A nest refilled
Henrico couple fosters dozens of children
At the age of eight, Jamie Murray turned to his parents one day and asked why he didn't have any brothers or sisters.
Retta and Ben Murray responded by contacting Henrico County's Department of Social Services, and before long, Jamie had himself a foster sibling.
But the Murrays didn't stop there. Two years later, they began working with Commonwealth Catholic Charities' Refugee Resettlement program, taking in children who have come to the United States from countries that include Haiti, Guatemala, Honduras, North Korea and Sudan.
In the years since, Jamie Murray (now 21) has had an estimated 50 or 60 siblings come to live in his home, for periods ranging from an overnight or weekend to seven years.
At a holiday party held last month for CCC foster families, Ben Murray joined his wife in reminiscing about their first 13 years as foster parents, and noted with amusement that Jamie was not quite so gung ho about having siblings later on -- even hinting occasionally that his parents could quit fostering any time.
His later reluctance was only natural, remarked Ben, considering that Jamie's earlier siblings were playmates and often younger than he was, "so he was a big brother."
"But then," added Ben, "they became teens with attitudes, and he was not so sure."
No empty nest
His parents, on the other hand, are quite sure they want to continue fostering.
In December they were fostering a 15-year-old from Mexico, an 18-year-old from Ecuador, and a 16-year-old from The Congo.
Although their charges are teenagers and young adults, they tend to demand more time and attention than typical foster children.
"They have more drama in their life," said Ben. "Or something traumatic has happened. Some don't know if their mother or father is dead or alive. Especially the Sudanese, because they came from a war-torn country."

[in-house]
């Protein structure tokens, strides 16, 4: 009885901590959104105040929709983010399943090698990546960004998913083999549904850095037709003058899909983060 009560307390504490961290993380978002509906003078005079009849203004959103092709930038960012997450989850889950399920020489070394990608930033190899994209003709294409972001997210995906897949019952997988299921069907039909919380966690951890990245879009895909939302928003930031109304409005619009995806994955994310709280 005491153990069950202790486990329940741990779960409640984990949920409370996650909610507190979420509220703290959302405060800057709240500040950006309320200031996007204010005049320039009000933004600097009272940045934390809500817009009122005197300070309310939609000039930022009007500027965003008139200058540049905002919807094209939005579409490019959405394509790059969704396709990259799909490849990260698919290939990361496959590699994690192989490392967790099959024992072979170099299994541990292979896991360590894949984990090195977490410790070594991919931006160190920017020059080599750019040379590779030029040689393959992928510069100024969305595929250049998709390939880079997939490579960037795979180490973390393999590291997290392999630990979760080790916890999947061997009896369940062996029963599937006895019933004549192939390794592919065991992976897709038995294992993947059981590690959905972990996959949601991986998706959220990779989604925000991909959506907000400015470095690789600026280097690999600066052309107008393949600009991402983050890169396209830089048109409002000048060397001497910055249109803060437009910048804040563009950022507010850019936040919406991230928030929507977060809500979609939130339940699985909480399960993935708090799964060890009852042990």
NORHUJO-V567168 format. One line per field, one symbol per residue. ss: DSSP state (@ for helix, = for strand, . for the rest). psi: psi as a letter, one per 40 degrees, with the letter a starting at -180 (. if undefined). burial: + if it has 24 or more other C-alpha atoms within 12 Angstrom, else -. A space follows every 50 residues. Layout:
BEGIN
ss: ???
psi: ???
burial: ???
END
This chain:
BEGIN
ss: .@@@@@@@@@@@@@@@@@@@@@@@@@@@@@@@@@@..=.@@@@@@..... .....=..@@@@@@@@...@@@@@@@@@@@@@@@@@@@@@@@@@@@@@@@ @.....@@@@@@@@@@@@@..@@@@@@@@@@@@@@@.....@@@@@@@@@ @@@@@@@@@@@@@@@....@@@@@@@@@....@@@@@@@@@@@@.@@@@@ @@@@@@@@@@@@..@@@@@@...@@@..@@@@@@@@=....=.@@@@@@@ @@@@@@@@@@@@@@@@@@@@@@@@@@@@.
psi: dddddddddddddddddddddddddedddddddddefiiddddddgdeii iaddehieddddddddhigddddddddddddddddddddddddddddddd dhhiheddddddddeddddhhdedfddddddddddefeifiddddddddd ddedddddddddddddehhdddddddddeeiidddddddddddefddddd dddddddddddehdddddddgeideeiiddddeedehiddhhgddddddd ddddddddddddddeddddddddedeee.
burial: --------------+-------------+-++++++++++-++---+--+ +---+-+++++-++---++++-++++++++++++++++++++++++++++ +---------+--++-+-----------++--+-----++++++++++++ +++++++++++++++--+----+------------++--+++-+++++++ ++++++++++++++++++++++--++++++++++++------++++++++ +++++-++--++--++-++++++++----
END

As Julie Atkinson of CCC pointed out in a September announcement about the resettlement program, "Most kids [at back-to-school time] are worried about classes, clothes and seeing friends again.
"For refugee kids in foster care, the concerns are much bigger. They are learning a new language, new customs, and a new way of life."
An employee of the Richmond Sheriffs Office, Ben said that his wife was formerly a private duty nurse, but now stays home to be a full-time mom. Her days are filled with errands and appointments, from obtaining immunizations, physical exams and ADD medication for the children, to transporting them to psychological counseling and therapy.
Asked why they would continue to foster special-needs children at a time when other parents of college students are reveling in their empty nests, Ben answered with the reason they got involved with CCC in the first place.
"We knew there was a need," he said simply.
‘They’ve all taught us something new’
Among the most challenging tasks Ben and Retta have faced was fostering a child who kept running away or coming in after curfew.
"Every weekend it was a challenge," said Ben. "Every time I turned around I had Henrico police in front of my door."
"I told him, 'If we're going to be here to watch over you, we need to know where you are,'" said Retta; while Ben would admonish, "I can't raise you up in the street."
Sharing space with the more rebellious foster children was hard on Jamie, said Ben.